There is no shortage of public institutions that might be organised in this way, however, in the short term or even indefinitely. These practices are familiar in smaller states throughout the world, but the same range of Pacific states might be most useful comparators for Bougainville’s purposes.
Creating a polity to realise self-determination requires an effective political community, in addition to the institutions and other trappings of statehood. An effective political community requires cohesion between peoples, trust in public institutions and a shared commitment to the polity.
In an effective political community, disagreement is resolved through processes provided by or under the auspices of the state, potentially including customary law and practice. Members of a political community will not always be pleased by an election outcome, a new law or policy, or a decision of a court or other arbiter.
Where a political community is working well, however, people accept such outcomes as part of a system to which they belong and on which they are prepared to rely, even while working to change decisions for the future.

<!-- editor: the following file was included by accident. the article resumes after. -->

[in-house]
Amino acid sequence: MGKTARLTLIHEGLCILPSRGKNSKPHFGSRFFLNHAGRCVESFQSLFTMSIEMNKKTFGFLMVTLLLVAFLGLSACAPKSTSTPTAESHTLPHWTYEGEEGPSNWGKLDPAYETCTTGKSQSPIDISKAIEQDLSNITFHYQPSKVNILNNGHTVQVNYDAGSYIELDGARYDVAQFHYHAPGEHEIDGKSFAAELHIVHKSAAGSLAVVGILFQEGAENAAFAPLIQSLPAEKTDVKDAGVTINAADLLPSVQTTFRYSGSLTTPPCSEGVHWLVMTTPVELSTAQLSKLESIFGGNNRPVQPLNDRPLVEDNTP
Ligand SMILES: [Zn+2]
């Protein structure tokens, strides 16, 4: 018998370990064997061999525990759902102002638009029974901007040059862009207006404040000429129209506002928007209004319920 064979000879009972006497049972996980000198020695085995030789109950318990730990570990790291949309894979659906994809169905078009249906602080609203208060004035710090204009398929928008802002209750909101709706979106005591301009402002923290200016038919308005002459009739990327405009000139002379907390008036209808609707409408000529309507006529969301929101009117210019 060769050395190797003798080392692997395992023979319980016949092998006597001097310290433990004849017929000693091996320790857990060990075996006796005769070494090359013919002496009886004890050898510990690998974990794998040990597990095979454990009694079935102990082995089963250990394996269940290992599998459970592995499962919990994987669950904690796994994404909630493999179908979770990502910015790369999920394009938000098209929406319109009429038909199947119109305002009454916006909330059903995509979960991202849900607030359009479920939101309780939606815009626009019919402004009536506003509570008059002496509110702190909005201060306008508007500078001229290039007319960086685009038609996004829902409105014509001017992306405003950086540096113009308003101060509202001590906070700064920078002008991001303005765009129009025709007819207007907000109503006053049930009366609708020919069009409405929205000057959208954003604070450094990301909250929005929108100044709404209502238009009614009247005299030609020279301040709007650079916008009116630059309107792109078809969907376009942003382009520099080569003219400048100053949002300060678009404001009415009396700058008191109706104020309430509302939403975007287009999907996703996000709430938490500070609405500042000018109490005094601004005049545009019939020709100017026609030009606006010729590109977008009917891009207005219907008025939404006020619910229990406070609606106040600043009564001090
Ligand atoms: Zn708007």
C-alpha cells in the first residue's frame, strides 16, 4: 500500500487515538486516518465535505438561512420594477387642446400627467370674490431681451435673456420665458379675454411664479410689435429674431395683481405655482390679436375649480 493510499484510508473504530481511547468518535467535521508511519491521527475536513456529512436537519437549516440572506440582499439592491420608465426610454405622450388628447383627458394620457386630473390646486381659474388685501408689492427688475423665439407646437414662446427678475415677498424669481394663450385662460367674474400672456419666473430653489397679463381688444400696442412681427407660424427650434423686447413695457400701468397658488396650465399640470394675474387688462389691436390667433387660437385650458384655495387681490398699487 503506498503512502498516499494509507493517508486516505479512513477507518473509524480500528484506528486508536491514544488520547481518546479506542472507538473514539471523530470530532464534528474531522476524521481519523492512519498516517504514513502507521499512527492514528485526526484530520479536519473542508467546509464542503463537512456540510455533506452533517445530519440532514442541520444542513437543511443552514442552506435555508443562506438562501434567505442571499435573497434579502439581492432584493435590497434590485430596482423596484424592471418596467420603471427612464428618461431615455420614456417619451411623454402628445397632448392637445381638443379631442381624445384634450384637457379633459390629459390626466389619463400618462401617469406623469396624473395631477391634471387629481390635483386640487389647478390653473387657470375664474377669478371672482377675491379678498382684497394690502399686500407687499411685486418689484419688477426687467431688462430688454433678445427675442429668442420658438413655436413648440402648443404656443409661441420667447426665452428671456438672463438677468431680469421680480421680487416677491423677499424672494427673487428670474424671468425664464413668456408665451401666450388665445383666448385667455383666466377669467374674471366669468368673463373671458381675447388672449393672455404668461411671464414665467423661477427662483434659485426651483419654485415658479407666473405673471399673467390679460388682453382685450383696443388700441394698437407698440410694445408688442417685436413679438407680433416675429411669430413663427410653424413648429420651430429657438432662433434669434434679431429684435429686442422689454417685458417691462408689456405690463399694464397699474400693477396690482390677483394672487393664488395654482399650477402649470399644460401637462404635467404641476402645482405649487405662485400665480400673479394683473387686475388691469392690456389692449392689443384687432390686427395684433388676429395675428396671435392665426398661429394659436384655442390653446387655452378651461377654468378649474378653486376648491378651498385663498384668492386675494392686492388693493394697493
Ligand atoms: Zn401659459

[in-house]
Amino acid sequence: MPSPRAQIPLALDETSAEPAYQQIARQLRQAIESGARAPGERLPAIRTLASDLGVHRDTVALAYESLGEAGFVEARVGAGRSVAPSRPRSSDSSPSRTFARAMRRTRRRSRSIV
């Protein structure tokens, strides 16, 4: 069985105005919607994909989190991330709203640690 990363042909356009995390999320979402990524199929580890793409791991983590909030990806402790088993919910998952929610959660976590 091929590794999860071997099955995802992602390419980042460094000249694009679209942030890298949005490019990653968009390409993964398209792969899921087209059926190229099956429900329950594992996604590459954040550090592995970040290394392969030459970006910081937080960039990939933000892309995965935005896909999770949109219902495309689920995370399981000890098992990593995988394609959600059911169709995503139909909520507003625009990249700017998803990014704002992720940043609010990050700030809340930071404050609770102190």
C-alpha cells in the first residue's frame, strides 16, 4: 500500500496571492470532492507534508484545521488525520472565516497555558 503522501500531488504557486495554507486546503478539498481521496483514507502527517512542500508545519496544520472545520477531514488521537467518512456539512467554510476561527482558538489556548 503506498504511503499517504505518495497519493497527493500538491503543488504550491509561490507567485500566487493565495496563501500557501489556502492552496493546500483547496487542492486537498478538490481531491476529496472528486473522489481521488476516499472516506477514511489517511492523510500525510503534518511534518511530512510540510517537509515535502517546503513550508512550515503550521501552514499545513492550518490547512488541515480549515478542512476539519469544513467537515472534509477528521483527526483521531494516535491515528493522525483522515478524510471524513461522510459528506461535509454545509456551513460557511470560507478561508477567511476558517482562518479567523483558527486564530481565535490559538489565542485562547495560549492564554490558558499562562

Bougainville already has a political community; however, greater demands will be placed on it by self-determination as Bougainville becomes increasingly self-reliant.
Although institutions based on western constitutional models have been established, customary institutions, such as councils of elders and chiefs, customary law, and customary methods of decision making and dispute resolution are recognised in Bougainville’s constitution and laws.
Customary institutions have a high degree of legitimacy and operate alongside state institutions in what has been described as an example of successful ‘hybrid’ state building.
Customary institutions and processes have played a crucial role during the period of autonomy under the peace agreement. Bougainville can continue to draw on these institutions to develop a political community that suits its new circumstances and needs.
But there are challenges in building political community in Bougainville as well. Regionalism and factionalism are as present in Bougainville as elsewhere.
The animosities of the civil war are not entirely overcome and continue to affect the cohesion of local communities.
Divisions could be exacerbated by future initiatives including, most obviously, reopening the Panguna mine.
The struggle for self-determination has been a catalyst for unity of purpose within Bougainville that could be weakened once that struggle is over.
Governance in Bougainville in conditions of self-determination is certain to be difficult, has the potential to give rise to dissatisfaction among sections of the people, and could undermine the solidarity on which political community depends.